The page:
The Cockburn Hotel – on the corner Bath Street and West Campbell Street – is thought to be the location of the first ever commercial recording made in Glasgow.
The recording of Iff’s Orchestra took place on the 10th September 1899 and the record was released on a 78 rpm shellac record on the Berliner record label, which had been founded by Emile Berliner, the inventor of the flat gramophone record.
Wilhelm Iff himself is an interesting character – he was born in Germany in 1857 but relocated to Glasgow via the Isle of Man along with his brother, Louis by the late 1870s.
His musical career saw him firstly conducting military bands, before forming his own orchestra (with his brother) in the 1890s, that became much in demand at dances in hotel ballrooms and special events around the country. By 1907, they were being booked by the Royal Family to perform at state occasions at Buckingham Palace.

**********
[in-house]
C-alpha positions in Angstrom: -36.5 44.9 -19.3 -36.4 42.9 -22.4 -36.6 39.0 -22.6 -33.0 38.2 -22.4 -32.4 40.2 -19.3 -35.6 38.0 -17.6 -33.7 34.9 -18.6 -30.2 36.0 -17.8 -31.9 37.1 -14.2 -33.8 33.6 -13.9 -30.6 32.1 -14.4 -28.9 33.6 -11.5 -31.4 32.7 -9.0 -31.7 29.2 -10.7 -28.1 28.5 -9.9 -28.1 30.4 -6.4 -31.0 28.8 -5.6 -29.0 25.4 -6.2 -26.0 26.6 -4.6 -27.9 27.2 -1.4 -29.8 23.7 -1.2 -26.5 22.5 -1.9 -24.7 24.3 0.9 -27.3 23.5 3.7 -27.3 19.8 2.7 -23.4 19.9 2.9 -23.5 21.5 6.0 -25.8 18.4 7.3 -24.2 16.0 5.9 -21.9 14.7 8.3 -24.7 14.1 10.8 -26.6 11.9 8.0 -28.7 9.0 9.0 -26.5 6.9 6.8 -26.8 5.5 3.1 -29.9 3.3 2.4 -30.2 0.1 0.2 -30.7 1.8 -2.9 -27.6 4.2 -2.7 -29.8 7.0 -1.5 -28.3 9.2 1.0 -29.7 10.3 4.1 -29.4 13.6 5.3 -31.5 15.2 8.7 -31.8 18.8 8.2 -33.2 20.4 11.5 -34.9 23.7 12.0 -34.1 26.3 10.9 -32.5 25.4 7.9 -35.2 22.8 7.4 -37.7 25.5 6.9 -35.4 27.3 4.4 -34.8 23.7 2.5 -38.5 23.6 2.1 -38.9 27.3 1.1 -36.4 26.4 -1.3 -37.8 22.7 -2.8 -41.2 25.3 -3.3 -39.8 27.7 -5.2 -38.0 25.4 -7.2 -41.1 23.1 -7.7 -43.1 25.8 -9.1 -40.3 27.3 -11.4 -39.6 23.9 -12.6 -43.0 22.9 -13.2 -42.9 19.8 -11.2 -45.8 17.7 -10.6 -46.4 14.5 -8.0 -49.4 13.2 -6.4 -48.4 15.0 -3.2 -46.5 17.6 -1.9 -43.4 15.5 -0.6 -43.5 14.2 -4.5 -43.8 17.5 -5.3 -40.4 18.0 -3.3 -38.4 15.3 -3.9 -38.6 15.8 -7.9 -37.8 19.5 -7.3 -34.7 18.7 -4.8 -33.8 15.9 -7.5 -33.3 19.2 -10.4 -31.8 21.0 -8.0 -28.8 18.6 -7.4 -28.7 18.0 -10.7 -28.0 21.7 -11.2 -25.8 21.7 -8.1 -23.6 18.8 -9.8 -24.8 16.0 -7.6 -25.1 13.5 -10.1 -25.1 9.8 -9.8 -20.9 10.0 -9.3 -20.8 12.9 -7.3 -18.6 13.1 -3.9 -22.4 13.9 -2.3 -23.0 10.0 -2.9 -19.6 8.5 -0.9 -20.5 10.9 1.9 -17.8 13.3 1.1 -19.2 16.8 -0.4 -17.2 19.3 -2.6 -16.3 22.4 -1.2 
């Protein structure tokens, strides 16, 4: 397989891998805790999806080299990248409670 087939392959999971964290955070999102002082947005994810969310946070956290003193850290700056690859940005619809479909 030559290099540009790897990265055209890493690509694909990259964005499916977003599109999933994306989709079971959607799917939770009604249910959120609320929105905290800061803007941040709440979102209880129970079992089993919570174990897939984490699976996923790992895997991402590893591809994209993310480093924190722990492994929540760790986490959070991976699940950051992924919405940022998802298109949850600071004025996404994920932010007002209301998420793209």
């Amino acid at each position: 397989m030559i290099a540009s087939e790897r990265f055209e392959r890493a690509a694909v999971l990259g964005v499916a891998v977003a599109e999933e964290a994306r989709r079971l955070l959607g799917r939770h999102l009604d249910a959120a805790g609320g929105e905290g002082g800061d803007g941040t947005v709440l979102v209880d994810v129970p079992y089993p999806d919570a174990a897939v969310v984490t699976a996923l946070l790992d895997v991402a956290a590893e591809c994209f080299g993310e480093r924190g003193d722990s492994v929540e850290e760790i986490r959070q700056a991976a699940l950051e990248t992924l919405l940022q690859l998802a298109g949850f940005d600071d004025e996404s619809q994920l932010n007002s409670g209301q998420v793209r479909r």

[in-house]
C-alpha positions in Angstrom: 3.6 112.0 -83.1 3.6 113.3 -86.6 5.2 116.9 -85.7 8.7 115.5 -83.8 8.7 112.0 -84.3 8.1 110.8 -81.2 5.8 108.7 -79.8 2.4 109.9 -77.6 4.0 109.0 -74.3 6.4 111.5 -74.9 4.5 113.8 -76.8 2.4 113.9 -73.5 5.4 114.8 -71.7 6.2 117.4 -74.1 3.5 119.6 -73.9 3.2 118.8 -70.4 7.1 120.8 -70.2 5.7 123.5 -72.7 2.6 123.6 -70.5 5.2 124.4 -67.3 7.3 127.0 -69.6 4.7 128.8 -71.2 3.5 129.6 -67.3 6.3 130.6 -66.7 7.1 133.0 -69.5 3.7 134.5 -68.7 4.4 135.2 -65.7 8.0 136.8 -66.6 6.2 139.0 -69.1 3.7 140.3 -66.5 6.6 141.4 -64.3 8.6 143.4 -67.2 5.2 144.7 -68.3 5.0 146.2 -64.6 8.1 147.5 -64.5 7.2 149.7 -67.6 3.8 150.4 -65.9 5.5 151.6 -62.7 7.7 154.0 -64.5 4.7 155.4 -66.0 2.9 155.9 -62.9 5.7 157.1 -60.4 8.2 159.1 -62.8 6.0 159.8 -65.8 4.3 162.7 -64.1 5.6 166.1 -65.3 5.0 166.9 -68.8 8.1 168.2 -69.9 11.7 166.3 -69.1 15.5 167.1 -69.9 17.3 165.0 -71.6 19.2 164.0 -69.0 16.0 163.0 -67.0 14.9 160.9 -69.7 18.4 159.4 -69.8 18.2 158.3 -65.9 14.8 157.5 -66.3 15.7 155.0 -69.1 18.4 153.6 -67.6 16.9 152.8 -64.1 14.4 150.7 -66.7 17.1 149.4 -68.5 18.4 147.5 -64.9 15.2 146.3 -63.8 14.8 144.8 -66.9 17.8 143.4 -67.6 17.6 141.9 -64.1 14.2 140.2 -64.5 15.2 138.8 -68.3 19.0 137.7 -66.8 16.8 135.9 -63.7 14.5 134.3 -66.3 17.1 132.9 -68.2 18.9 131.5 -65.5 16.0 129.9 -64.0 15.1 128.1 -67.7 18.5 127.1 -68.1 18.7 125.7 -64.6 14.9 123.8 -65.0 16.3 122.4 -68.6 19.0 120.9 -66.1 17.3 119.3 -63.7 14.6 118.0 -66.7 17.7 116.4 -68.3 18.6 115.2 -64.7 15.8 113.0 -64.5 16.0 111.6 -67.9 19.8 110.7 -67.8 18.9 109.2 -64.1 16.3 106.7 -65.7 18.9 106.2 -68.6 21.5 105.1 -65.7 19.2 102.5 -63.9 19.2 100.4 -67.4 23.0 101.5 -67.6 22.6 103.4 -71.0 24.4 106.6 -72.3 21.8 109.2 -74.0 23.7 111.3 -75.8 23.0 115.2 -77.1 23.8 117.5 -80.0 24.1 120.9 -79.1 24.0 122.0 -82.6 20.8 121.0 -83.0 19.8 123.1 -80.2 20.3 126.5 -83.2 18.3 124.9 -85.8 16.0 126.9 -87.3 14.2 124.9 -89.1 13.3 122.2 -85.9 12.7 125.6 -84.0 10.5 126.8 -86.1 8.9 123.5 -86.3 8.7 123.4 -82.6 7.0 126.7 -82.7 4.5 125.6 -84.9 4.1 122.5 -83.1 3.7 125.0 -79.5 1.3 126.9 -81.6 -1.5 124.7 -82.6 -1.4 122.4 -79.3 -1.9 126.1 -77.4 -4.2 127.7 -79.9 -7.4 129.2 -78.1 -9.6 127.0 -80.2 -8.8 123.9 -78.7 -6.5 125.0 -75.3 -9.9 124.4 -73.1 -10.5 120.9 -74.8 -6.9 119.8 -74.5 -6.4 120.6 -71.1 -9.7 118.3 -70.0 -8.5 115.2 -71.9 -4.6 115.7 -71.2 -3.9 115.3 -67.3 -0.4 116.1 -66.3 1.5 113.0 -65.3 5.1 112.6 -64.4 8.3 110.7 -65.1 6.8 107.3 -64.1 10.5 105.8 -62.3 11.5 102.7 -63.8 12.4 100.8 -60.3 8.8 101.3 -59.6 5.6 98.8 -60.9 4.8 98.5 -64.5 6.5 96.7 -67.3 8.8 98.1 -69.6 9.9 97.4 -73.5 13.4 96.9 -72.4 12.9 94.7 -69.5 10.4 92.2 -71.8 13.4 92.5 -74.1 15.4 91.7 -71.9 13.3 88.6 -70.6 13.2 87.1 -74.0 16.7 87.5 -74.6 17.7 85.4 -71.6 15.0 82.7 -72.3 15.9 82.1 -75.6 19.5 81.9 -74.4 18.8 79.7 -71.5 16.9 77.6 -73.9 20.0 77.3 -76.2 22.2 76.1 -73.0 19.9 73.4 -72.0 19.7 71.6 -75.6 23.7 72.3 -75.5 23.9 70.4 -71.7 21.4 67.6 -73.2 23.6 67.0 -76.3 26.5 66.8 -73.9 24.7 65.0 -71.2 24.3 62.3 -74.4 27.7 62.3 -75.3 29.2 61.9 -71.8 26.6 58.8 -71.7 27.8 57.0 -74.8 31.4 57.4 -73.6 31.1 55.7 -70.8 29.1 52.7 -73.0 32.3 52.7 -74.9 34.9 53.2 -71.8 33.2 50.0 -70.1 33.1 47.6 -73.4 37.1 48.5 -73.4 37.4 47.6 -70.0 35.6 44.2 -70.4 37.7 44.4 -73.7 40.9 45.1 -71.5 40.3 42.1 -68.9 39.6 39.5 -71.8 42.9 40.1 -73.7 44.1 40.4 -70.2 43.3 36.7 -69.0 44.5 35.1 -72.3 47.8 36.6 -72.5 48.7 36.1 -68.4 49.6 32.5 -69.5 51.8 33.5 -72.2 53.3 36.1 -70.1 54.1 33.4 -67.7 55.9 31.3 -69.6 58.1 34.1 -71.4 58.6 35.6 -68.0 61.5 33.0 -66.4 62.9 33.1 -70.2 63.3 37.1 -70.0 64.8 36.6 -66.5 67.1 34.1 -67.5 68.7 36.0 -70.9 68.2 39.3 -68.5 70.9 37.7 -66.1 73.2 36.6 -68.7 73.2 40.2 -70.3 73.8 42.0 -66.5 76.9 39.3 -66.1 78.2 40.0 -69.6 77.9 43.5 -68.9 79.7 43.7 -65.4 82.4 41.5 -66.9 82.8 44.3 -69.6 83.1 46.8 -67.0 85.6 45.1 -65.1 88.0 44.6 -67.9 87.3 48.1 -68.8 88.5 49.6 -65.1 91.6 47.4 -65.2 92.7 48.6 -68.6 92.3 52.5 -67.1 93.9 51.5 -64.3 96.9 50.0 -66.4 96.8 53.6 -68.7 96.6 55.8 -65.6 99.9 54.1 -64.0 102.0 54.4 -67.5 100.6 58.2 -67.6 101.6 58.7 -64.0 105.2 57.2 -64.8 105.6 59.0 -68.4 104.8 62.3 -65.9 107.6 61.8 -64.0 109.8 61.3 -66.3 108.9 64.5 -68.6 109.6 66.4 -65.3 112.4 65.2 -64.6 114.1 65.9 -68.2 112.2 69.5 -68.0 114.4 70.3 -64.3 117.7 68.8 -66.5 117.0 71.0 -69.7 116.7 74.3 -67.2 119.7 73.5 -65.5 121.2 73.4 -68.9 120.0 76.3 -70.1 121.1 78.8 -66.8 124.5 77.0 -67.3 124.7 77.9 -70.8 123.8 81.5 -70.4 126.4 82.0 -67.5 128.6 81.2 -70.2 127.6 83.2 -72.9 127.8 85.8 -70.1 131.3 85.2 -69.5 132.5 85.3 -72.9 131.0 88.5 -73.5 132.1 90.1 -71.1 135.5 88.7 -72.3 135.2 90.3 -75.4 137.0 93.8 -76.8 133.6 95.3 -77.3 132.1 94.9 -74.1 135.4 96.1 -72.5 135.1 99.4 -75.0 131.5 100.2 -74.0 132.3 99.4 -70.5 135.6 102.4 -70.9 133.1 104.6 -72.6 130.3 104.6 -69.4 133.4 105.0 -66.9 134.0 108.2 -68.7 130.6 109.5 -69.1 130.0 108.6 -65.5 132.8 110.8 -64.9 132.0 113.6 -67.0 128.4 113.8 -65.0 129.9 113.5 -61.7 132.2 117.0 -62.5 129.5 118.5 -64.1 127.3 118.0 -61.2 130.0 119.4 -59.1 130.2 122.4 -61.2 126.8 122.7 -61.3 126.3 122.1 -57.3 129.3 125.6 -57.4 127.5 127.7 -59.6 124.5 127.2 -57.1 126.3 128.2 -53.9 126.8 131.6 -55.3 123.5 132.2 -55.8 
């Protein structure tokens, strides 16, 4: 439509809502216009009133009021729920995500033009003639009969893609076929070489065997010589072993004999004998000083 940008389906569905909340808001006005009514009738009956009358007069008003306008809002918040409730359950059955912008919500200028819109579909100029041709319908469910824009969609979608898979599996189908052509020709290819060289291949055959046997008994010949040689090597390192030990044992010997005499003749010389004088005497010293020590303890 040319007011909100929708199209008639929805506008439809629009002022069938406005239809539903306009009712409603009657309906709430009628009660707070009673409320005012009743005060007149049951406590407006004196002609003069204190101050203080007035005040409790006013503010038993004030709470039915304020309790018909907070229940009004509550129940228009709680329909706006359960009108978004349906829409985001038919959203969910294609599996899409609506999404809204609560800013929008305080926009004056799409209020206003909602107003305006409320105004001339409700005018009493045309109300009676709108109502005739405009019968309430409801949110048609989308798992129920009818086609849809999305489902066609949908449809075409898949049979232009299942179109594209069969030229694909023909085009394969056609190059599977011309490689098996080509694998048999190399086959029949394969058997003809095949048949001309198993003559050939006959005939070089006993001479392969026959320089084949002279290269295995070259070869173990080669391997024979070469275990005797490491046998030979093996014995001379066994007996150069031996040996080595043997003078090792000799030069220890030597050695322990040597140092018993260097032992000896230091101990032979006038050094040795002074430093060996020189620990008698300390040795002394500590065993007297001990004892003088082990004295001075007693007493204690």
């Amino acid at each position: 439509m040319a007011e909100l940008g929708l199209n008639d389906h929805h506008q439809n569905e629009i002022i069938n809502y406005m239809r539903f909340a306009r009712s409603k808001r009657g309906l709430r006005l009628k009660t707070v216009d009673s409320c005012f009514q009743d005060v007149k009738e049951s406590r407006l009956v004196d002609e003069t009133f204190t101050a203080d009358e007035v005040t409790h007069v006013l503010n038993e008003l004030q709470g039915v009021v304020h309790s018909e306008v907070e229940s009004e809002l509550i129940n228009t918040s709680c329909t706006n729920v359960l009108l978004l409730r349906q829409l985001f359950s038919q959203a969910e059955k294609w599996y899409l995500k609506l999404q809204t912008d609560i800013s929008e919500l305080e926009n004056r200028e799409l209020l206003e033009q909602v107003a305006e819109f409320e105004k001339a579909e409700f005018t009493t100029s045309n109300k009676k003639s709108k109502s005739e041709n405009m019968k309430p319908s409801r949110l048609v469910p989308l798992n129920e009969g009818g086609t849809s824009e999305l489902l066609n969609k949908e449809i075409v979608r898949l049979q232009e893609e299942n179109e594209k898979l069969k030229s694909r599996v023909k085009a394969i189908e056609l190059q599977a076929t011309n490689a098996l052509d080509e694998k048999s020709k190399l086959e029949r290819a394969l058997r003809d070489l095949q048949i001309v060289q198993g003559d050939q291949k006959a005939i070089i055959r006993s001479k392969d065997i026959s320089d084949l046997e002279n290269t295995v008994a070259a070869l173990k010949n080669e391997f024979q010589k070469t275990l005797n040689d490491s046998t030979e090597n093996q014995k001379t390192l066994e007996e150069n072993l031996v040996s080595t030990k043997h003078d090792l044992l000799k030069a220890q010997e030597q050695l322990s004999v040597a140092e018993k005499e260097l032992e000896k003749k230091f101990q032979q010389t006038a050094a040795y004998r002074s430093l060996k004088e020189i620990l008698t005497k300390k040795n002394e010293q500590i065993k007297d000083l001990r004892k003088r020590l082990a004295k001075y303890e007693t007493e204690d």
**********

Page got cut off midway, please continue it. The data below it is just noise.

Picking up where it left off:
However, the anti-German sentiment after the First World War effectively ended the orchestra: Wilhelm continued to live in Glasgow, but died in 1933.
Iff’s Orchestra made a number of recordings for different labels at the start of the twentieth century, commensurate with their reputation.
The Cockburn Hotel recording, La Poupee Polka [Berliner 656], is part of a collection of early records from Scotland that National Library of Scotland purchased from the collector, Bill Dean-Myatt, who died earlier this year.
The Cockburn Hotel was demolished in 1970, though the site is now occupied by another hotel, the Hampton.